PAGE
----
There's not much chance of the Reds’ globetrotting troops easing back into club action, as much as they’d like to at the start of a tough week - Bolton, then CSKA in Moscow and Liverpool away next Sunday. I think that’s what you call back with a bang.
You have to say it's unlikely that United will win all three. With our star of the season Wayne Rooney missing Bolton, and possibly Moscow, it’s not going to be easy. That much we do know. But what we don’t know is just how the Reds will react after the draw, and worryingly disjointed display, against Sunderland last time out.
Just as the Reds seemed to have answered many of the questions that beset the summer and opening weeks of the campaign, doubts have resurfaced. And we’ve had a fortnight to dwell on them. So getting ‘back on track’ – if that’s what we need to do after winning 'only' eight of our last nine matches – is crucial against Bolton, a game that always seems to get their fans more excited than ours.
Such has been United’s recent dominance in this fixture that playing the Trotters at Old Trafford is probably one of those games that many Reds see as an automatic win. Yet it’s never that straightforward, and could be doubly tough after an international break. Not that travelling halfway round the world and back constituted much of a break for Antonio Valencia or Ji-sung Park.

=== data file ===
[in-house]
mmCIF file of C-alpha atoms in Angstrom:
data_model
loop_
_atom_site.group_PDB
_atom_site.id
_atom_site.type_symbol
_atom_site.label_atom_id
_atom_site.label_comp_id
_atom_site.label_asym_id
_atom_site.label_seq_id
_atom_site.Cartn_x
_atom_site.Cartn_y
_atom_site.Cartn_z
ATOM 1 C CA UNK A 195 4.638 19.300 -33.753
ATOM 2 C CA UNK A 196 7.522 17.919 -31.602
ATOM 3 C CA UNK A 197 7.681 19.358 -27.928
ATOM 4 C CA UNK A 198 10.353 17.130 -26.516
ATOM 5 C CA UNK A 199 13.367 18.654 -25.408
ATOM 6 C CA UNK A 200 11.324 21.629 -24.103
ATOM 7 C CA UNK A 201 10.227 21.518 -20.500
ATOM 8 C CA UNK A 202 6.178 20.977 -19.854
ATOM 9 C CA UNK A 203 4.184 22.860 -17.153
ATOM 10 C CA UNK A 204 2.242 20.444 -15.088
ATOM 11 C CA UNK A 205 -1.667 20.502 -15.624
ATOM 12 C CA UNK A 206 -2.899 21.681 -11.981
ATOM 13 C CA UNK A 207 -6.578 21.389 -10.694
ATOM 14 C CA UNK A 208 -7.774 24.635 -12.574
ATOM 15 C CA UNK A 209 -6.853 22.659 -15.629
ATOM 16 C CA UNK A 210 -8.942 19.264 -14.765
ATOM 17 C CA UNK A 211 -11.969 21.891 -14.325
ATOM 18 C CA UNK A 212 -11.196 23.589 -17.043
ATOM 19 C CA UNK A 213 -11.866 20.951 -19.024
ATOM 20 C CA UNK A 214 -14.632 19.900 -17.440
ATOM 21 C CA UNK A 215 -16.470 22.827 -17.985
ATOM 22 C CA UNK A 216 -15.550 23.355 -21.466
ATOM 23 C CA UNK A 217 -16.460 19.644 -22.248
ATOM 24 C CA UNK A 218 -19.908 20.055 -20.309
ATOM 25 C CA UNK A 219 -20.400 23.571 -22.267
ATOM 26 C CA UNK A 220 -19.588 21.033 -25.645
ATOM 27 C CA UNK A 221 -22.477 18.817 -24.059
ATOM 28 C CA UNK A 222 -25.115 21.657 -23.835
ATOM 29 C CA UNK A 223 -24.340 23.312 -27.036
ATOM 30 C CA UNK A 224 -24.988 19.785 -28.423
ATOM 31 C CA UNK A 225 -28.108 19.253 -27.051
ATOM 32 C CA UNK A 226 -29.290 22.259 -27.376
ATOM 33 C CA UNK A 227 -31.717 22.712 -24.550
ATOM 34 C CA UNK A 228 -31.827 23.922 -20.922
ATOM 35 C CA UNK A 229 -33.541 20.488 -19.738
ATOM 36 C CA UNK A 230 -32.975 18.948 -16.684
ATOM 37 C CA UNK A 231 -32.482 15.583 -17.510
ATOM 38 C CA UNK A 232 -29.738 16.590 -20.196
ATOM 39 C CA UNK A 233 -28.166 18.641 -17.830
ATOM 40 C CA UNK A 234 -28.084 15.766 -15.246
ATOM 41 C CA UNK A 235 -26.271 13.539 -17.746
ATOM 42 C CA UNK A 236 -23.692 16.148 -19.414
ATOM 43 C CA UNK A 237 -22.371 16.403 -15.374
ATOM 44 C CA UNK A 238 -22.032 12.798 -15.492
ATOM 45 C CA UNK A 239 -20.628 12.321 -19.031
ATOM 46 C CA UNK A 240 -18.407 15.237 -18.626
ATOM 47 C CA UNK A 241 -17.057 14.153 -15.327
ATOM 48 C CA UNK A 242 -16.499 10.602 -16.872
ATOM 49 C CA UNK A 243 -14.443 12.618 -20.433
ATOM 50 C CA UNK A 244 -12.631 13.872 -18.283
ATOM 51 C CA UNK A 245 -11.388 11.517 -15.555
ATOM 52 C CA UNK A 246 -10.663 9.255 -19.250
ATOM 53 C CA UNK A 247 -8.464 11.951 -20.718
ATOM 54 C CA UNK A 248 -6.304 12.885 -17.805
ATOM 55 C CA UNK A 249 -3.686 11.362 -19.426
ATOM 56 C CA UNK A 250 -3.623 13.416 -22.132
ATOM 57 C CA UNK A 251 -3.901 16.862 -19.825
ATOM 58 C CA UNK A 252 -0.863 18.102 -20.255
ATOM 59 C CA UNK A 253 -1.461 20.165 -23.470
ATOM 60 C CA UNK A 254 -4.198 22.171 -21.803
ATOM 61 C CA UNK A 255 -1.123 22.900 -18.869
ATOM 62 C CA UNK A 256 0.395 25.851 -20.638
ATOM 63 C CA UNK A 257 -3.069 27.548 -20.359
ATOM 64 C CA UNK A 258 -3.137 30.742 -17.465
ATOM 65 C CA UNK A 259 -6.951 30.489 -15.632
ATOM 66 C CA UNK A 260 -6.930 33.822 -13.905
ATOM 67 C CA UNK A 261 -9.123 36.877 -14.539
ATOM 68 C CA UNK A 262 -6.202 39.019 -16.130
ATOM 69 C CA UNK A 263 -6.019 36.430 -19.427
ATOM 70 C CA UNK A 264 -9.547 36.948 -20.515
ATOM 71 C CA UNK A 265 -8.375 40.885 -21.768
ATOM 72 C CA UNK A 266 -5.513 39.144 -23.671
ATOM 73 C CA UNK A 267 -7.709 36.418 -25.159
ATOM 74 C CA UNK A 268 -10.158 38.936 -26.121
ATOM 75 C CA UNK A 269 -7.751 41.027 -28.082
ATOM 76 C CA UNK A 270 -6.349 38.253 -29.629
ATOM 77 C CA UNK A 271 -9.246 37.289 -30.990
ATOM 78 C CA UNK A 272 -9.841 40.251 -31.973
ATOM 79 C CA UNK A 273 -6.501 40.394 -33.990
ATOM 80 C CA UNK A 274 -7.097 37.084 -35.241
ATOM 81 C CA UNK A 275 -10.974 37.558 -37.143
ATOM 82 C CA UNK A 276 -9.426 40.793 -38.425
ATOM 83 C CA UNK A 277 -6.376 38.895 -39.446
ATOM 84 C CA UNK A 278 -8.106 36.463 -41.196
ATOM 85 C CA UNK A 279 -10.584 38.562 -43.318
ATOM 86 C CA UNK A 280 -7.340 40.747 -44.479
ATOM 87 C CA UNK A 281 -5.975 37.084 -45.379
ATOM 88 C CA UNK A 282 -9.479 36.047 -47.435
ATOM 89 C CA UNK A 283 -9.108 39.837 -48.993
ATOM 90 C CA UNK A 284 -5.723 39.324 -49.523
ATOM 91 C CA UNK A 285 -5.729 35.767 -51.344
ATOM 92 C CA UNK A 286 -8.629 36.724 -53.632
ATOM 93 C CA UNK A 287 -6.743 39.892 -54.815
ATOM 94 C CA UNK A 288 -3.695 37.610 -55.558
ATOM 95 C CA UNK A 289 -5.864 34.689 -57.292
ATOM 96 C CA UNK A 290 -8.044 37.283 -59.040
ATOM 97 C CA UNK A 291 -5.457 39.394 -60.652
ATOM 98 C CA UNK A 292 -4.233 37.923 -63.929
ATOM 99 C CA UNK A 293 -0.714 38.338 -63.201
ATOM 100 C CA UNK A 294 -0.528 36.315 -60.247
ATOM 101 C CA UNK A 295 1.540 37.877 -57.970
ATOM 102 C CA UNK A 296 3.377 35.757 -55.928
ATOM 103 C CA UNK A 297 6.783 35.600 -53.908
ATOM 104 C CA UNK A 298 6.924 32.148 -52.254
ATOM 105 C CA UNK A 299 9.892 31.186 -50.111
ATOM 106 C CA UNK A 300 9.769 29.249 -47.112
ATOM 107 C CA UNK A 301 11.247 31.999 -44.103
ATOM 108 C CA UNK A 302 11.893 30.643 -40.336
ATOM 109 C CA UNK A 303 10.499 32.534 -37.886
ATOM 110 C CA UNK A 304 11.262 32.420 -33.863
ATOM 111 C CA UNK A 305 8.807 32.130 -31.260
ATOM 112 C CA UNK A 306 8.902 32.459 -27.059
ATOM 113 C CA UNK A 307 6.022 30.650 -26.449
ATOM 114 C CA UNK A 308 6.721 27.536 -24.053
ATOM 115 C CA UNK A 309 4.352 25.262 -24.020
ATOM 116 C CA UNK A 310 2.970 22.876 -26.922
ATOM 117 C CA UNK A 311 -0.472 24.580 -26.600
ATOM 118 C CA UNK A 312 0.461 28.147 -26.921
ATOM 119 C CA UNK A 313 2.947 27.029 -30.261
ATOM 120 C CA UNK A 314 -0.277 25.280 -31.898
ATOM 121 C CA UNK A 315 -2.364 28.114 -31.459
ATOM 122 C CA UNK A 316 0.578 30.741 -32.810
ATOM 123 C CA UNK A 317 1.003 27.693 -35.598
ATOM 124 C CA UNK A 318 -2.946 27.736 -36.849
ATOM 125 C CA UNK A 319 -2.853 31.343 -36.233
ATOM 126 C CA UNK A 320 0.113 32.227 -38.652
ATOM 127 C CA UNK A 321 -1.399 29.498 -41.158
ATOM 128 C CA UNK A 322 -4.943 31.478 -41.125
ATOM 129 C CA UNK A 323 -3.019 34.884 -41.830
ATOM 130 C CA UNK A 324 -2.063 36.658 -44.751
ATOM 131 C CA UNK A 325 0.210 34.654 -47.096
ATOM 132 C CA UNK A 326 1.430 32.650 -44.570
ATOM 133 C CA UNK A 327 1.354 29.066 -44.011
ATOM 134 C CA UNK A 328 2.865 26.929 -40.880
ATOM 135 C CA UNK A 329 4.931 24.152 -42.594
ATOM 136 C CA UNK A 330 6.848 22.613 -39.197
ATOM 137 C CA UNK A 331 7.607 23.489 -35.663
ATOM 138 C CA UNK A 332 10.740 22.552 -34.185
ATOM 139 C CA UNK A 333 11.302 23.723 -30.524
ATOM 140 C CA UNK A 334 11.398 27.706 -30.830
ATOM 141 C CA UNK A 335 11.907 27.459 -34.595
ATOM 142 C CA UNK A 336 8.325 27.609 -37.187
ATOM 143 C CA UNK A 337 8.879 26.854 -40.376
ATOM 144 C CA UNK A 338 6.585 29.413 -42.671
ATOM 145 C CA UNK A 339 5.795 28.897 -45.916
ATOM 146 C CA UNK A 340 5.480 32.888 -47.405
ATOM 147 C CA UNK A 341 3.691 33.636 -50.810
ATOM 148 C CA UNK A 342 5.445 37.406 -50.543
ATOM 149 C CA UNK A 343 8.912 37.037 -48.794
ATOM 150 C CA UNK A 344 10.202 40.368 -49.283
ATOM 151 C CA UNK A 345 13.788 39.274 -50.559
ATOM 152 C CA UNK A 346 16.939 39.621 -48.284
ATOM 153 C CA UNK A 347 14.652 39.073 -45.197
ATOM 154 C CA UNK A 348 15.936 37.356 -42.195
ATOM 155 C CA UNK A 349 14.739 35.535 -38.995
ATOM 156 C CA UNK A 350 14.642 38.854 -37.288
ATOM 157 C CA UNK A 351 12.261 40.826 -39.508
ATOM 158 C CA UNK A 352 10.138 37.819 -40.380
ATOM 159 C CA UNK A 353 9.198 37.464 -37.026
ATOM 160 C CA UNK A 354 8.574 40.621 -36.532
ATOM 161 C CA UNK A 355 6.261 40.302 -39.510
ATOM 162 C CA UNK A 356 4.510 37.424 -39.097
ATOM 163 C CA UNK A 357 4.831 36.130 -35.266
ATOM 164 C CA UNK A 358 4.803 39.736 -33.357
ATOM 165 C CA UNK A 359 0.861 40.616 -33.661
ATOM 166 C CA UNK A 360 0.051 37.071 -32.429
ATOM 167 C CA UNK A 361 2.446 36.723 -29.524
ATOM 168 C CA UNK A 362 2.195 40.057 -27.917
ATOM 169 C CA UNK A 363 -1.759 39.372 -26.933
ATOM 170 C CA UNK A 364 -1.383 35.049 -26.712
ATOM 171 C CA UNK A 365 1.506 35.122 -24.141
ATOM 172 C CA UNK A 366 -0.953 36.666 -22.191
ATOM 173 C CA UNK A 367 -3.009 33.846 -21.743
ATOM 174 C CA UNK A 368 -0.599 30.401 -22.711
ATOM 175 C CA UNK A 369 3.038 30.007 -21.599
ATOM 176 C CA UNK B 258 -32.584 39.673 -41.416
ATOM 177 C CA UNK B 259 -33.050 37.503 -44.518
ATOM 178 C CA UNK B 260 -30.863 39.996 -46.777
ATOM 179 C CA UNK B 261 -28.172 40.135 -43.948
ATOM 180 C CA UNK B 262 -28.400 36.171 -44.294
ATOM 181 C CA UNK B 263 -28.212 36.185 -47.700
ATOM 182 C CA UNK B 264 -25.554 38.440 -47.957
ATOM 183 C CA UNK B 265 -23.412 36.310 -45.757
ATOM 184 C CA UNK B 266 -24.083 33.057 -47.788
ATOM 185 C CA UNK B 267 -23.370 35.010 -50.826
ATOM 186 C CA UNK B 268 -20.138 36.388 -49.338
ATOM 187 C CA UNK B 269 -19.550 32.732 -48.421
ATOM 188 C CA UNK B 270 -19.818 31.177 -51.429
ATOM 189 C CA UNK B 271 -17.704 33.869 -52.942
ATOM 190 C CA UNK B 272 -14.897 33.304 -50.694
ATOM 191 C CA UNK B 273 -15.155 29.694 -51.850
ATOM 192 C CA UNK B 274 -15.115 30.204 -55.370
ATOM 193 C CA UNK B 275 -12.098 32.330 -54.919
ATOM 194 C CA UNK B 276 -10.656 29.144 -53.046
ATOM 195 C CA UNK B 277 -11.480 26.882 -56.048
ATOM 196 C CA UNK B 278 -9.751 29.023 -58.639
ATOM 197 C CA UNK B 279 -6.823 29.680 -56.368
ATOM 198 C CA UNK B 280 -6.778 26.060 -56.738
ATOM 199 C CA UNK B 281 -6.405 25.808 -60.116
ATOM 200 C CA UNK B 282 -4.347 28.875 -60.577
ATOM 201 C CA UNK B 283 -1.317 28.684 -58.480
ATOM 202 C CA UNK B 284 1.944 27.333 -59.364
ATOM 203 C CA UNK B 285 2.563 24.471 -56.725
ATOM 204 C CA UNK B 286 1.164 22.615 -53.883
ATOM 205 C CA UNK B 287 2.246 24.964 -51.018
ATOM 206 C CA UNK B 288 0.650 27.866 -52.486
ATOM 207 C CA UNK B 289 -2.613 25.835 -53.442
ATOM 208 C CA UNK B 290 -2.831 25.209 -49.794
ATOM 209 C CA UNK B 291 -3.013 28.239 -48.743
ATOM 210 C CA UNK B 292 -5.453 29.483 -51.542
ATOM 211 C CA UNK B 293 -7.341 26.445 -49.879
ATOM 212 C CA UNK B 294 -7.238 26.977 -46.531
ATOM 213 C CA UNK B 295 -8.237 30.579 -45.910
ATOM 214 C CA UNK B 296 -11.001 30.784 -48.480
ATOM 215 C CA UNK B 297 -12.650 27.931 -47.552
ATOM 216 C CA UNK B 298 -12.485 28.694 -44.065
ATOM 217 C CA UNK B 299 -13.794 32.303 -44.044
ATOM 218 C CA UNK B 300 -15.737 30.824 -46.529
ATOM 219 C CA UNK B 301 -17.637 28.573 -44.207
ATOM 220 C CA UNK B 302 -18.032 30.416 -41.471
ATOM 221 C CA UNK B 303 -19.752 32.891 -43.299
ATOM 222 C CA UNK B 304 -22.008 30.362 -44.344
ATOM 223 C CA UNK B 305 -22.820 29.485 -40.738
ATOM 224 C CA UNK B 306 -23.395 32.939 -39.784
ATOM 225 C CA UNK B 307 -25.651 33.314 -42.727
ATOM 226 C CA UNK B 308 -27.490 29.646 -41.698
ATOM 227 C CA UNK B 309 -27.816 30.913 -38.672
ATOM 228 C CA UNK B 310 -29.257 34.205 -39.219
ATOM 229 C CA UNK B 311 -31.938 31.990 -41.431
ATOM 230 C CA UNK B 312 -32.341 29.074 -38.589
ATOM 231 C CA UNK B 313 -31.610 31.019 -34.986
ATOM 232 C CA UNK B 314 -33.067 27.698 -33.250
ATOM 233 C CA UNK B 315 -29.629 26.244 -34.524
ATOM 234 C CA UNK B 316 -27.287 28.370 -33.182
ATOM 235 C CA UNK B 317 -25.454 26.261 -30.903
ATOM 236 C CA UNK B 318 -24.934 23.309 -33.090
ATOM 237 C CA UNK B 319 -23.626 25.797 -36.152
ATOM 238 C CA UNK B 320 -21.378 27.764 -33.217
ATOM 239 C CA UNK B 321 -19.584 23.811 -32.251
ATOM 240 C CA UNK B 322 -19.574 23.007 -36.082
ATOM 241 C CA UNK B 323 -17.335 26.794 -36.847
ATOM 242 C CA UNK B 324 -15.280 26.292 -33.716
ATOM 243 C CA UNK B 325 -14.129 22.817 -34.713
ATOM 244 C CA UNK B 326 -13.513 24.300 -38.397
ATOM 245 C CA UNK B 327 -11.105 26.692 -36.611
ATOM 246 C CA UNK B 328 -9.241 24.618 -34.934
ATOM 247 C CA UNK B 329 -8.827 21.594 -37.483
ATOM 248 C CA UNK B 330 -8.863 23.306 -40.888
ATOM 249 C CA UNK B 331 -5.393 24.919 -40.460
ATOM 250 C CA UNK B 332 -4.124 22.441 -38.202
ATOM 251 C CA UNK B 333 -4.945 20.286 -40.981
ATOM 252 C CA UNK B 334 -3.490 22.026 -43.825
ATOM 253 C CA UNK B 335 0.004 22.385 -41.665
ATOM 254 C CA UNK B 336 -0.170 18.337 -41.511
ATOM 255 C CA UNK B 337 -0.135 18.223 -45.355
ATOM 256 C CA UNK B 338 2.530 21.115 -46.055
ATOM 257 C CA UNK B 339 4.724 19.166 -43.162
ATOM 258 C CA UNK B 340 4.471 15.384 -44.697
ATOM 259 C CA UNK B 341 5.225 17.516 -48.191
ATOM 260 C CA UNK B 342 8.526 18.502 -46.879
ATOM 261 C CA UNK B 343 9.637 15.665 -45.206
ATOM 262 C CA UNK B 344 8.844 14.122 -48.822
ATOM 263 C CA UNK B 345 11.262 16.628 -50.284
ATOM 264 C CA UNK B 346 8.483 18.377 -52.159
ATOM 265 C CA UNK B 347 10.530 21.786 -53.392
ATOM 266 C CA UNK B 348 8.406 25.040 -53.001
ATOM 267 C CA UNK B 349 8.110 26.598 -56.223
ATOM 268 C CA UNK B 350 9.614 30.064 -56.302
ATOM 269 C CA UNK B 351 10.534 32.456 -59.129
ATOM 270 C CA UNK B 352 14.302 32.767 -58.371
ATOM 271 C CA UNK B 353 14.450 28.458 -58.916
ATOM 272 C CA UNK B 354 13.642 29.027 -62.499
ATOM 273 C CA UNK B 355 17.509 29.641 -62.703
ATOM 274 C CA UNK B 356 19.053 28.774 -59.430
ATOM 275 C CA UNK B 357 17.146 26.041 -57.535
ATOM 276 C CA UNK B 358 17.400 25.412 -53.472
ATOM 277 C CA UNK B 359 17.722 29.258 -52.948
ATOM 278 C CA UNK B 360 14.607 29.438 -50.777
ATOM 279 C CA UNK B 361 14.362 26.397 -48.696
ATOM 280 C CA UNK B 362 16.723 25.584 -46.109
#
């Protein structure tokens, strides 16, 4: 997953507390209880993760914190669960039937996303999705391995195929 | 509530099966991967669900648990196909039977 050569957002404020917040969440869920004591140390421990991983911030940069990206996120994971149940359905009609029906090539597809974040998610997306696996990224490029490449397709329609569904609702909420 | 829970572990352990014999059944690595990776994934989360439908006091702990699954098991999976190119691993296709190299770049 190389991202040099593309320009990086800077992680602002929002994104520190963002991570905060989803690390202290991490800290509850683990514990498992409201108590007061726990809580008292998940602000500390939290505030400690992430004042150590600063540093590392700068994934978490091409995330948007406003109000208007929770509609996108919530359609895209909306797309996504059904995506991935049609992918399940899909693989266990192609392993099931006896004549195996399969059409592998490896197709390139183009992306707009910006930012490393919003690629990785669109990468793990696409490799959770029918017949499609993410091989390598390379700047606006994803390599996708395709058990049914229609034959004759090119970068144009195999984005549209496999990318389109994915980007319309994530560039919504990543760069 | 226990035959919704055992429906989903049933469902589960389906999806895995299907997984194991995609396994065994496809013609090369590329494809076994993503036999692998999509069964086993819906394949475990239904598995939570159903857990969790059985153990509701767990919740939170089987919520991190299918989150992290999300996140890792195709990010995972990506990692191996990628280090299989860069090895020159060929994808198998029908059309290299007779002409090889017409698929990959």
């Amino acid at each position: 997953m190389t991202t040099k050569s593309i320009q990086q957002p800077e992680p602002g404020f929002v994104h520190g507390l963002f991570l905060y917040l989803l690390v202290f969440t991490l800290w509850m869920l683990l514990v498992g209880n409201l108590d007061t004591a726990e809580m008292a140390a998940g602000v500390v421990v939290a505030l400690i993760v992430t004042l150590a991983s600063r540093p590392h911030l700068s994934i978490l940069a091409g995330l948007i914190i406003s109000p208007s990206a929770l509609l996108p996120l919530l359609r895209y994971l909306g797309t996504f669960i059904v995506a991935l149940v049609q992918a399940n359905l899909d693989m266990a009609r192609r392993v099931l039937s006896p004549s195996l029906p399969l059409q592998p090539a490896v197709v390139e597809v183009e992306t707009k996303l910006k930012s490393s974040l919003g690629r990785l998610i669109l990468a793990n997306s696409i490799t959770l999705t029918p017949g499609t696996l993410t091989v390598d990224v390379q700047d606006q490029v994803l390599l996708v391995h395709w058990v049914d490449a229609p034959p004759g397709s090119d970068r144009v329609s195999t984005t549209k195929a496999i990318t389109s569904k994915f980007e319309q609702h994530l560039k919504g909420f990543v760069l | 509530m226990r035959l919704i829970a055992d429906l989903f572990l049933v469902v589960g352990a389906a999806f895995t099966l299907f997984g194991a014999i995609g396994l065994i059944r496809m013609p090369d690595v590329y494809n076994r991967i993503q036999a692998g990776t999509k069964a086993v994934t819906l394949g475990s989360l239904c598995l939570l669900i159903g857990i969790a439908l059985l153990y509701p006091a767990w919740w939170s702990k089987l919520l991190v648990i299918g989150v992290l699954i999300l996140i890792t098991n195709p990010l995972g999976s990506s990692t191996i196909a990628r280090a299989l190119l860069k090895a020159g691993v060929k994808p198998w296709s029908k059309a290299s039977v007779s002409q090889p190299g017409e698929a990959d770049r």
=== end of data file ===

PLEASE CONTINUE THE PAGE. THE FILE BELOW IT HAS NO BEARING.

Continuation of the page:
The one thing guaranteed by the visit of Gary Megson's side is the most physical game of the season. Hardly an appealing prospect when the majority of your players have had less than 48 hours to prepare. Victory here would set us up nicely for the two games to follow, certainly confidence wise, but it will have to be hard-earned.
By contrast, a draw in Moscow would be a good result. The two wins in the group so far mean the Reds are over halfway to qualification with four matches to go. Sir Alex has dismissed the part the plastic pitch could play in the tie, but taking anything on that surface should be seen as a success, especially among those fans old enough to recall the trips to